Sometimes you can only do the best you can do

Maxton arrived at Homeward Bound in the middle of July. Of course, I noticed him right away because he was a big, red boy. That always gets my attention. I took him out for photos not long after he showed up that and spent a little time with him. I soon realized that he had a hole in his soul — there was something missing. This isn’t unusual in rescue. Most of the dogs we get are reasonably happy and balanced given that their lives have just been turned upside down. But for some, like Maxton, there is a deeper wound. I was powerfully drawn to him from the beginning. But it wasn’t a comfortable feeling.

I ended up taking him home to my own kennels because the HB was temporarily full. I didn’t exactly pick Maxton. He just happened to be outside in a yard when I was leaving for home. I liked him though, so I was happy to have him.

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One of the first things you noticed about Maxton was his coat. Flea dermatitis had done a number on him. He actually looked much worse when he arrived than in these photos. I brushed him out, eliminating many of the mats snarling his coat. Lori and Carolyn U., HB volunteers, did the hard work under his ears. The next day I gave him a bath because he smelled so bad. Only the bath didn’t seem to wipe out all the odor so I made a mental note to repeat the bath in a few days.

I looked at Maxton’s file and saw that he was dropped off at a shelter in SoCal. That means we know almost nothing about him. Our vet estimated his age at eight years. I suspect he was an outdoor dog, at least for the last few years. He obviously hadn’t been groomed in a long time, and was left to fend for himself against the fleas. He like people well enough but he also seemed a little awkward about interacting with me.

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Maxton was an easy dog to have in the kennels. He trotted out to the yard on his own. Didn’t bark or argue. When I sat outside with him, he was content to place himself in front of me facing out. Presumably to see what might be going on. He’d sit quietly and let me pet him. After a couple days he started to lean against one of my legs. After another day or two he began to tilt his head back to glance at me. Perhaps he wanted to make sure I was still there even though he was already leaning against me. The glances grew longer. Finally he started touching my face with his nose and letting go with the occasional ninja kiss. My heart jumped at this because that is what my first Golden would do. I suppose these are the ways we mark the progress of of our rescue relationships. I’ve learned to be patient and let the dogs go at their own pace . . . even though patience is not typically counted among my virtues.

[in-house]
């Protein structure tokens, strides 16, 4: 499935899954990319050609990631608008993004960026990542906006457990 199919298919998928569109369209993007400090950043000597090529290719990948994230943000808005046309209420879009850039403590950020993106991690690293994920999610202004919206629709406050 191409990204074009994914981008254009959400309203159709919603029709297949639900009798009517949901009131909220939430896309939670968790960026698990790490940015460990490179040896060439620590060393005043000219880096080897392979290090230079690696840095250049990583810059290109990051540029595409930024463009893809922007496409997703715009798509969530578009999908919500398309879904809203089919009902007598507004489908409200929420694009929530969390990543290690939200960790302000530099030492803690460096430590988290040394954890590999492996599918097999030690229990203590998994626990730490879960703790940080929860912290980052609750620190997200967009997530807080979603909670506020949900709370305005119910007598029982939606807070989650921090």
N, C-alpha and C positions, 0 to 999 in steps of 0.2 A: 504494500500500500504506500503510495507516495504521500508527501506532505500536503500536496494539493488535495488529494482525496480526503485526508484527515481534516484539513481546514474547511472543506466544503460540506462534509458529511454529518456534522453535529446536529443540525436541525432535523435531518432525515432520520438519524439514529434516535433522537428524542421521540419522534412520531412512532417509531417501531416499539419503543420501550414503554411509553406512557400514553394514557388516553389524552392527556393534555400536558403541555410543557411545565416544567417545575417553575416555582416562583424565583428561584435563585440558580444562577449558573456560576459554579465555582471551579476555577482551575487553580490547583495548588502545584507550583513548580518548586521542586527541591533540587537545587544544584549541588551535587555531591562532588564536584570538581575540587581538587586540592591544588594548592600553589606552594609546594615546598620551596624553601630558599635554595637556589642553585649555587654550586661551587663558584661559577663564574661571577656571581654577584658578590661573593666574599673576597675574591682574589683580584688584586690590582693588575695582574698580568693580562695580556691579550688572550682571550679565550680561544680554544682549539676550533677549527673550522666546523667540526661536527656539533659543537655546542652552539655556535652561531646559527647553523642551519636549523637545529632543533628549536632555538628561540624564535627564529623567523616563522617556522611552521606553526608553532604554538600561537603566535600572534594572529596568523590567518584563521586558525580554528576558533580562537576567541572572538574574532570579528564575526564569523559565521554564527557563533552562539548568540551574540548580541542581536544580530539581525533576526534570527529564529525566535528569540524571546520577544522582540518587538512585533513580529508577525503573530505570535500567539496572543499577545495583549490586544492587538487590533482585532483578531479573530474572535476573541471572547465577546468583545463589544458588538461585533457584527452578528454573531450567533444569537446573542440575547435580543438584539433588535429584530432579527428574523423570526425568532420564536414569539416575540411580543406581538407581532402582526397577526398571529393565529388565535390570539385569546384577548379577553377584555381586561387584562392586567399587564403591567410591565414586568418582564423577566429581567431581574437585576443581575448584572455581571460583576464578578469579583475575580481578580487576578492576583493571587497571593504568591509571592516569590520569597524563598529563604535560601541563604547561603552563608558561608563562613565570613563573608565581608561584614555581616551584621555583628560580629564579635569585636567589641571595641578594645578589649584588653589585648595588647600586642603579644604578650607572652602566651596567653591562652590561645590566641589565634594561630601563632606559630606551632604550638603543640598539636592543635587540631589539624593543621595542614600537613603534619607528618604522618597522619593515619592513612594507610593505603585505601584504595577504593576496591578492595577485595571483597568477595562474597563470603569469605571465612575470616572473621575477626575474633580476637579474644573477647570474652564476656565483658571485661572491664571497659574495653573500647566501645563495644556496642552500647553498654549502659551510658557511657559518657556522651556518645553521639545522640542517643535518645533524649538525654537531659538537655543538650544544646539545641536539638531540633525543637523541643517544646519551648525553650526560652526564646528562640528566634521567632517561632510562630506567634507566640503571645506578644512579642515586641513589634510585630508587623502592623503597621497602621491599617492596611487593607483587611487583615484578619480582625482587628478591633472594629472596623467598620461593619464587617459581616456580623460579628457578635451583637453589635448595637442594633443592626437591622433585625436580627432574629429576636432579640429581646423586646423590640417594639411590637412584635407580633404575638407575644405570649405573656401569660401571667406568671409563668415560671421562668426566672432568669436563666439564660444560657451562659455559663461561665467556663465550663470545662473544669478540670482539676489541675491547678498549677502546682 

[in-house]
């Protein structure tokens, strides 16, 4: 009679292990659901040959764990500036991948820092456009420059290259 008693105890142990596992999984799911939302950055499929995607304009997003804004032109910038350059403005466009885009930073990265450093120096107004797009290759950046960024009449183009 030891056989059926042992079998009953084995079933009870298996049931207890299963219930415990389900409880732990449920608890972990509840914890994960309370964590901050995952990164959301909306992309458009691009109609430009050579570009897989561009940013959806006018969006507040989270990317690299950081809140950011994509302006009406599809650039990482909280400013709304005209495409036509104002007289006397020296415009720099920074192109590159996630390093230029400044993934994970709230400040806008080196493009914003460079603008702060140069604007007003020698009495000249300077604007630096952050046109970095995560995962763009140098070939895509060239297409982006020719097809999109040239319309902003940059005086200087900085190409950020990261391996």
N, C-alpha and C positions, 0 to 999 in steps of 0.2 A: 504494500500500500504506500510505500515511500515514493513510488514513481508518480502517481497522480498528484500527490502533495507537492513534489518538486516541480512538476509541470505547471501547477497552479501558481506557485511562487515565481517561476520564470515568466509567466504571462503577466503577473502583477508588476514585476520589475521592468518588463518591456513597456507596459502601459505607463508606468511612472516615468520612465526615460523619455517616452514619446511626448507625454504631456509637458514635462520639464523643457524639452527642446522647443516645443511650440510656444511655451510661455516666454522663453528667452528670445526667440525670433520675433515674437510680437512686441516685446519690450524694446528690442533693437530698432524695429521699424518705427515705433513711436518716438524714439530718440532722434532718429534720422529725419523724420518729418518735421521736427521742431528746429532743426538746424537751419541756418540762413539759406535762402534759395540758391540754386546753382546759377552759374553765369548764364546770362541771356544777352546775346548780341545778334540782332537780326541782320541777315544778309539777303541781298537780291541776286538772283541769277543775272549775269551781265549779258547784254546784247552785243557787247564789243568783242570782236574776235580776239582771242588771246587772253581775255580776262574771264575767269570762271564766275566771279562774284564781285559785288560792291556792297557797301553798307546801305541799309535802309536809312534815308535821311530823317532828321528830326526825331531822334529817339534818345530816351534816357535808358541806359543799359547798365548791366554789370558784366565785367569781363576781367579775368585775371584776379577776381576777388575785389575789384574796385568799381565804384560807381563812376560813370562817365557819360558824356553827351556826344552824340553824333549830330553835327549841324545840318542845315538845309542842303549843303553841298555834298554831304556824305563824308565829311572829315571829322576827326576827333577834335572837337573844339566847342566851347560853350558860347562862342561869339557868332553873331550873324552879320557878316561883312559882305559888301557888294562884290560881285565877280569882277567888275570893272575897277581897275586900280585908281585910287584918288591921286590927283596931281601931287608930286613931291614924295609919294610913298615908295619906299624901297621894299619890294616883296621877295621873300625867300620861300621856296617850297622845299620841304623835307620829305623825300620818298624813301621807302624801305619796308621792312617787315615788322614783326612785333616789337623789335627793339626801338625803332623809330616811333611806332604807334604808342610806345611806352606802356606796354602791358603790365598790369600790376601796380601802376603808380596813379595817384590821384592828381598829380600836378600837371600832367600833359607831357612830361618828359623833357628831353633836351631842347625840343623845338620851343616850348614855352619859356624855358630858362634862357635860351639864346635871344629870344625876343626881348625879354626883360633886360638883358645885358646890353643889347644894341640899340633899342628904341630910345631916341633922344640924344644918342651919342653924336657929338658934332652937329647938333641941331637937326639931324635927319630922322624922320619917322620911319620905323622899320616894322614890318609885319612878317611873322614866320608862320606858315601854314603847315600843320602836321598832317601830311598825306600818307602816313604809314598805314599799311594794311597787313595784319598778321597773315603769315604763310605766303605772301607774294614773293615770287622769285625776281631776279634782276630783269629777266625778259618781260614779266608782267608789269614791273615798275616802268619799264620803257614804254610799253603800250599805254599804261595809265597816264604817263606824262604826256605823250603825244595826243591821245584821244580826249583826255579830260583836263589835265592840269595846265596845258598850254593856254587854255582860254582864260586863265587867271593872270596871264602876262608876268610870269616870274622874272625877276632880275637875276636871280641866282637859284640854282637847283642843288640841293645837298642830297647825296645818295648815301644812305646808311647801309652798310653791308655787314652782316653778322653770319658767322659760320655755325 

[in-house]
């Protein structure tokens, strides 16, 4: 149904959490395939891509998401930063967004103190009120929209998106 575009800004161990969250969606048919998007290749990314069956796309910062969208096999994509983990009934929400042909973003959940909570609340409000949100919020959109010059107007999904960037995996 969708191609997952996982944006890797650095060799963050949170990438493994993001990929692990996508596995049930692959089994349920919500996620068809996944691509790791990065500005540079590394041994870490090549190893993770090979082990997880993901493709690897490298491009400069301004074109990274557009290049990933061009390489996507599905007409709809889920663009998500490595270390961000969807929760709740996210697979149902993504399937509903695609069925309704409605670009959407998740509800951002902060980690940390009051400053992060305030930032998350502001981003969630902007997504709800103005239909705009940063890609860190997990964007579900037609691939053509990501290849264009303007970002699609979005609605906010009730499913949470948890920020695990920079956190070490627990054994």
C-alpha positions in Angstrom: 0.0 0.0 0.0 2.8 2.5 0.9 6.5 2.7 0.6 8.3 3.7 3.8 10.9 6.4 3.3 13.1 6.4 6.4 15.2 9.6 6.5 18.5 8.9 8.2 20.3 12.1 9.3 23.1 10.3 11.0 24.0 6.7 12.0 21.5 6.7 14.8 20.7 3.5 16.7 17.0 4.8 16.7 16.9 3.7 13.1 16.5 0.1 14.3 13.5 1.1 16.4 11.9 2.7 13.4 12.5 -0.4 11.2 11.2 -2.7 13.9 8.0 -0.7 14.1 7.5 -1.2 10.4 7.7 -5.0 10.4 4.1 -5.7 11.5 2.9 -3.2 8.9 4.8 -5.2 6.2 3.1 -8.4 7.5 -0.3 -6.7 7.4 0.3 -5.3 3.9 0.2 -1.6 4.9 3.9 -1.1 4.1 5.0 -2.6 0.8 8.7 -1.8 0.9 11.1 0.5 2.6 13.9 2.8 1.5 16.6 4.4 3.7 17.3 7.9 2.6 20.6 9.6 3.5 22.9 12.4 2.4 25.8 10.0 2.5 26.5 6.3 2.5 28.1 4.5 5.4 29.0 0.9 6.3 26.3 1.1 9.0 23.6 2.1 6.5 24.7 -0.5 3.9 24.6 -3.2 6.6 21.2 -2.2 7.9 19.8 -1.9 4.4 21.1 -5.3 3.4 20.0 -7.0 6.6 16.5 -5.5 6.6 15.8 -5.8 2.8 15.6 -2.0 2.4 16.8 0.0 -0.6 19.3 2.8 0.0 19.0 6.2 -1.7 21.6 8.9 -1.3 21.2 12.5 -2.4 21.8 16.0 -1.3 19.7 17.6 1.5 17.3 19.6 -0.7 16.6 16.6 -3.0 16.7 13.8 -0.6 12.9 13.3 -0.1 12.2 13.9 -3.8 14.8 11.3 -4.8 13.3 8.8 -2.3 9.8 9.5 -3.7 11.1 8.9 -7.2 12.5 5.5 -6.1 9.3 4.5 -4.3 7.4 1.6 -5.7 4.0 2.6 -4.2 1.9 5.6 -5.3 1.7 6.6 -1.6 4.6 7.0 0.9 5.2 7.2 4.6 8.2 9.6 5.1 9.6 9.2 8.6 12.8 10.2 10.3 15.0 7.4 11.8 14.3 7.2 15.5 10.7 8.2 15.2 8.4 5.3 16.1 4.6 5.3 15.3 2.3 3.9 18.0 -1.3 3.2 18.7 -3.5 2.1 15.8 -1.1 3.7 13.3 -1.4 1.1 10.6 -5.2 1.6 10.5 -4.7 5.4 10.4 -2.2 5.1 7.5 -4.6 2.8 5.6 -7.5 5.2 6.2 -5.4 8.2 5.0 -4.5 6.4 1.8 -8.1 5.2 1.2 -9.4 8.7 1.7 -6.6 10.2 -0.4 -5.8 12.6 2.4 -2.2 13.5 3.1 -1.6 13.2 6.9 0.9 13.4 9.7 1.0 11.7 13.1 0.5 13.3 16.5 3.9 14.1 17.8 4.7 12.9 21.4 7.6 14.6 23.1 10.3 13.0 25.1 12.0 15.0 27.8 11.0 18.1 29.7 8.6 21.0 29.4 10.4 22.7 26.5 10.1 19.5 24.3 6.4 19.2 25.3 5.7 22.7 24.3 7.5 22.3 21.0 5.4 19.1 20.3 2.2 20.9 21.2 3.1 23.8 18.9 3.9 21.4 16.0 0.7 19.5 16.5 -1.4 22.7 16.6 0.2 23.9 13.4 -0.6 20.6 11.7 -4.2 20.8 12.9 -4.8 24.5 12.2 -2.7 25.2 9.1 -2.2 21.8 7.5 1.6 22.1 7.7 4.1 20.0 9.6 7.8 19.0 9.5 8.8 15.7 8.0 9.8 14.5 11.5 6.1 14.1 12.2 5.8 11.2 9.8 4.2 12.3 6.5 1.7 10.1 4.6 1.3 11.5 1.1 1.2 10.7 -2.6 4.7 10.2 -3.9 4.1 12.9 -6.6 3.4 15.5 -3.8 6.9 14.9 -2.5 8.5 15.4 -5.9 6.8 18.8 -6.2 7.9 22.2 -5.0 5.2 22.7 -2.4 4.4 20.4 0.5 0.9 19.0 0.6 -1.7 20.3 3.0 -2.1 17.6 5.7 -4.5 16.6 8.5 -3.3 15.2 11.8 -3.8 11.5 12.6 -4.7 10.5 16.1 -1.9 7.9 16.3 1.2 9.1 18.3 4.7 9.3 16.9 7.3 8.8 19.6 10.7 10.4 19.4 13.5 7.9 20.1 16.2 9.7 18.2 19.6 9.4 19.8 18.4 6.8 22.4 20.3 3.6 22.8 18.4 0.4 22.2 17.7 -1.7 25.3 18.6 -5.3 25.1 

One evening I had collected a few balls in the corner of the yard where we sat. Suddenly intrigued by one of the balls Maxton began to play with it. By himself. He’d pick the ball up and toss it a few feet. Or nudge it with his paw. Then roll around with it while scratching his back on the grass. Now and then he would stop and stare at the ball for long seconds or just grin at it, seemingly quite pleased with his clever self. These were the times he seemed the most content.

I was delighted to see Maxton enjoying himself but I wondered if he would let me play with him. I recalled that previously I had tossed the ball for him and he would sometimes fetch it and sometimes not. So I approached with another ball and tried to engage him . . . mostly without success. He still played with one of the balls but didn’t seem to get how we might play together. I was pierced by a sudden sadness to think he might have always played ball alone.

I mentioned above that Maxton somehow drew me to him but that I wasn’t quite comfortable about it. I felt somehow that Maxton needed something but couldn’t quite put my finger on what it was. I watched him carefully and made some mental notes. His vision wasn’t great (I was administering meds for “dry eye”). He walked funny at times and his back legs occasionally looked unstable. He had a little trouble getting up and usually needed help getting into the van. I determined to keep an eye on all these items to make sure there was nothing serious that needed attention.